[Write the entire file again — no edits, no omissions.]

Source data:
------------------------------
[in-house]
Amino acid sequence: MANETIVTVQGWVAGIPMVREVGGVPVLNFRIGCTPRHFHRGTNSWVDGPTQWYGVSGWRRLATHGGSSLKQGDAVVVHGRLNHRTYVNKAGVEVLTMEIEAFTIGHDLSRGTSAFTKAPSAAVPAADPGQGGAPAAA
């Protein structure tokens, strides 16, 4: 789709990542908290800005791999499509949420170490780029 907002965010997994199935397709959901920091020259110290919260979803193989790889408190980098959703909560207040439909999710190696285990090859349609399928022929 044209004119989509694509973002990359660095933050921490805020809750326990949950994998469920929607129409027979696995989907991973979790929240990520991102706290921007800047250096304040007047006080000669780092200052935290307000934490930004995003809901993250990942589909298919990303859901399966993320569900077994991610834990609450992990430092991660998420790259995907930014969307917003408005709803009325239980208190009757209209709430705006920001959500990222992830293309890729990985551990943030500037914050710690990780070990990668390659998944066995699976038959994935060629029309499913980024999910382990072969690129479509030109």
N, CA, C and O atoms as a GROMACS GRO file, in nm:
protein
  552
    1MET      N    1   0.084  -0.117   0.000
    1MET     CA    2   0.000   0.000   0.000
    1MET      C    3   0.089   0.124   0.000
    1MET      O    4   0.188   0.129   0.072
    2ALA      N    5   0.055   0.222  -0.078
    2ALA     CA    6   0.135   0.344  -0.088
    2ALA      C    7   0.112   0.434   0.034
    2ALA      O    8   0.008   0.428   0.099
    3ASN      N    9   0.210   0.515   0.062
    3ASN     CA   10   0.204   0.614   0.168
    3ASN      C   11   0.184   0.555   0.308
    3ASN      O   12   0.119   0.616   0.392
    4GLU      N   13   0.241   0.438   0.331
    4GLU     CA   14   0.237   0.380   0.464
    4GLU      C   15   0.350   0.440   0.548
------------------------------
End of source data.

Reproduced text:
[in-house]
Amino acid sequence: MANETIVTVQGWVAGIPMVREVGGVPVLNFRIGCTPRHFHRGTNSWVDGPTQWYGVSGWRRLATHGGSSLKQGDAVVVHGRLNHRTYVNKAGVEVLTMEIEAFTIGHDLSRGTSAFTKAPSAAVPAADPGQGGAPAAA
């Protein structure tokens, strides 16, 4: 789709990542908290800005791999499509949420170490780029 907002965010997994199935397709959901920091020259110290919260979803193989790889408190980098959703909560207040439909999710190696285990090859349609399928022929 044209004119989509694509973002990359660095933050921490805020809750326990949950994998469920929607129409027979696995989907991973979790929240990520991102706290921007800047250096304040007047006080000669780092200052935290307000934490930004995003809901993250990942589909298919990303859901399966993320569900077994991610834990609450992990430092991660998420790259995907930014969307917003408005709803009325239980208190009757209209709430705006920001959500990222992830293309890729990985551990943030500037914050710690990780070990990668390659998944066995699976038959994935060629029309499913980024999910382990072969690129479509030109």
N, CA, C and O atoms as a GROMACS GRO file, in nm:
protein
  552
    1MET      N    1   0.084  -0.117   0.000
    1MET     CA    2   0.000   0.000   0.000
    1MET      C    3   0.089   0.124   0.000
    1MET      O    4   0.188   0.129   0.072
    2ALA      N    5   0.055   0.222  -0.078
    2ALA     CA    6   0.135   0.344  -0.088
    2ALA      C    7   0.112   0.434   0.034
    2ALA      O    8   0.008   0.428   0.099
    3ASN      N    9   0.210   0.515   0.062
    3ASN     CA   10   0.204   0.614   0.168
    3ASN      C   11   0.184   0.555   0.308
    3ASN      O   12   0.119   0.616   0.392
    4GLU      N   13   0.241   0.438   0.331
    4GLU     CA   14   0.237   0.380   0.464
    4GLU      C   15   0.350   0.440   0.548